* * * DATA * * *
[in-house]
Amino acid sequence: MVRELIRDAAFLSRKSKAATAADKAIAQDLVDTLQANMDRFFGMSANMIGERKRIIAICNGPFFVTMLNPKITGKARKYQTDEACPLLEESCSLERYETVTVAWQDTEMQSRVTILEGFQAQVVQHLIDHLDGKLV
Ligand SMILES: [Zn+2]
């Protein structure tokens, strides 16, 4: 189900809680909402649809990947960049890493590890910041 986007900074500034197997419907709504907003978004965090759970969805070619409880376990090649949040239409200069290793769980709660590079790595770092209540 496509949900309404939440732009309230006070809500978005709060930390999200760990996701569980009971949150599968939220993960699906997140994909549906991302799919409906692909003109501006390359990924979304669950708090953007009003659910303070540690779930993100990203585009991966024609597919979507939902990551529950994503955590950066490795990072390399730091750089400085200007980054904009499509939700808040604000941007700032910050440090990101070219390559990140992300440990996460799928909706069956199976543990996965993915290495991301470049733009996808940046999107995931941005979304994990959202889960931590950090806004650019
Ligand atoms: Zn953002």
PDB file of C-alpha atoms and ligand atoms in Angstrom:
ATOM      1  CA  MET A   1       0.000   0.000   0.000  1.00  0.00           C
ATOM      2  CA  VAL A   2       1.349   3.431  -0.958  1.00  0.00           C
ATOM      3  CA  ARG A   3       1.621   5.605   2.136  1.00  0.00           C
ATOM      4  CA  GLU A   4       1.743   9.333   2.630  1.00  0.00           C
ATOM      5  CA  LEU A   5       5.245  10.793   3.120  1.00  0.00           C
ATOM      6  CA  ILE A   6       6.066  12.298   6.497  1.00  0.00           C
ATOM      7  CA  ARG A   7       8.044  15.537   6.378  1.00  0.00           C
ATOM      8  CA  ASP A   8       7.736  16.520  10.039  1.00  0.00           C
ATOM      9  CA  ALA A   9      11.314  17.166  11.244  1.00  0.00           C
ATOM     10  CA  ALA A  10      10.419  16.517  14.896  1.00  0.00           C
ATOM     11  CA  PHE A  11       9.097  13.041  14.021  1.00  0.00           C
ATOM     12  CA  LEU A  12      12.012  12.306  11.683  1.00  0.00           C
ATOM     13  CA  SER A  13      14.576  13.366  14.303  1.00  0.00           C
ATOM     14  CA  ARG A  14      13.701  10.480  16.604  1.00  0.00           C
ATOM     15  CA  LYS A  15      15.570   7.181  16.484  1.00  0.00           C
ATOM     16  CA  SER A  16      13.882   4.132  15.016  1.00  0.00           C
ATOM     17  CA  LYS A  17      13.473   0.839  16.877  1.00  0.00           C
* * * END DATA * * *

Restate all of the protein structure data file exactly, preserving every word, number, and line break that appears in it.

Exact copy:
[in-house]
Amino acid sequence: MVRELIRDAAFLSRKSKAATAADKAIAQDLVDTLQANMDRFFGMSANMIGERKRIIAICNGPFFVTMLNPKITGKARKYQTDEACPLLEESCSLERYETVTVAWQDTEMQSRVTILEGFQAQVVQHLIDHLDGKLV
Ligand SMILES: [Zn+2]
């Protein structure tokens, strides 16, 4: 189900809680909402649809990947960049890493590890910041 986007900074500034197997419907709504907003978004965090759970969805070619409880376990090649949040239409200069290793769980709660590079790595770092209540 496509949900309404939440732009309230006070809500978005709060930390999200760990996701569980009971949150599968939220993960699906997140994909549906991302799919409906692909003109501006390359990924979304669950708090953007009003659910303070540690779930993100990203585009991966024609597919979507939902990551529950994503955590950066490795990072390399730091750089400085200007980054904009499509939700808040604000941007700032910050440090990101070219390559990140992300440990996460799928909706069956199976543990996965993915290495991301470049733009996808940046999107995931941005979304994990959202889960931590950090806004650019
Ligand atoms: Zn953002």
PDB file of C-alpha atoms and ligand atoms in Angstrom:
ATOM      1  CA  MET A   1       0.000   0.000   0.000  1.00  0.00           C
ATOM      2  CA  VAL A   2       1.349   3.431  -0.958  1.00  0.00           C
ATOM      3  CA  ARG A   3       1.621   5.605   2.136  1.00  0.00           C
ATOM      4  CA  GLU A   4       1.743   9.333   2.630  1.00  0.00           C
ATOM      5  CA  LEU A   5       5.245  10.793   3.120  1.00  0.00           C
ATOM      6  CA  ILE A   6       6.066  12.298   6.497  1.00  0.00           C
ATOM      7  CA  ARG A   7       8.044  15.537   6.378  1.00  0.00           C
ATOM      8  CA  ASP A   8       7.736  16.520  10.039  1.00  0.00           C
ATOM      9  CA  ALA A   9      11.314  17.166  11.244  1.00  0.00           C
ATOM     10  CA  ALA A  10      10.419  16.517  14.896  1.00  0.00           C
ATOM     11  CA  PHE A  11       9.097  13.041  14.021  1.00  0.00           C
ATOM     12  CA  LEU A  12      12.012  12.306  11.683  1.00  0.00           C
ATOM     13  CA  SER A  13      14.576  13.366  14.303  1.00  0.00           C
ATOM     14  CA  ARG A  14      13.701  10.480  16.604  1.00  0.00           C
ATOM     15  CA  LYS A  15      15.570   7.181  16.484  1.00  0.00           C
ATOM     16  CA  SER A  16      13.882   4.132  15.016  1.00  0.00           C
ATOM     17  CA  LYS A  17      13.473   0.839  16.877  1.00  0.00           C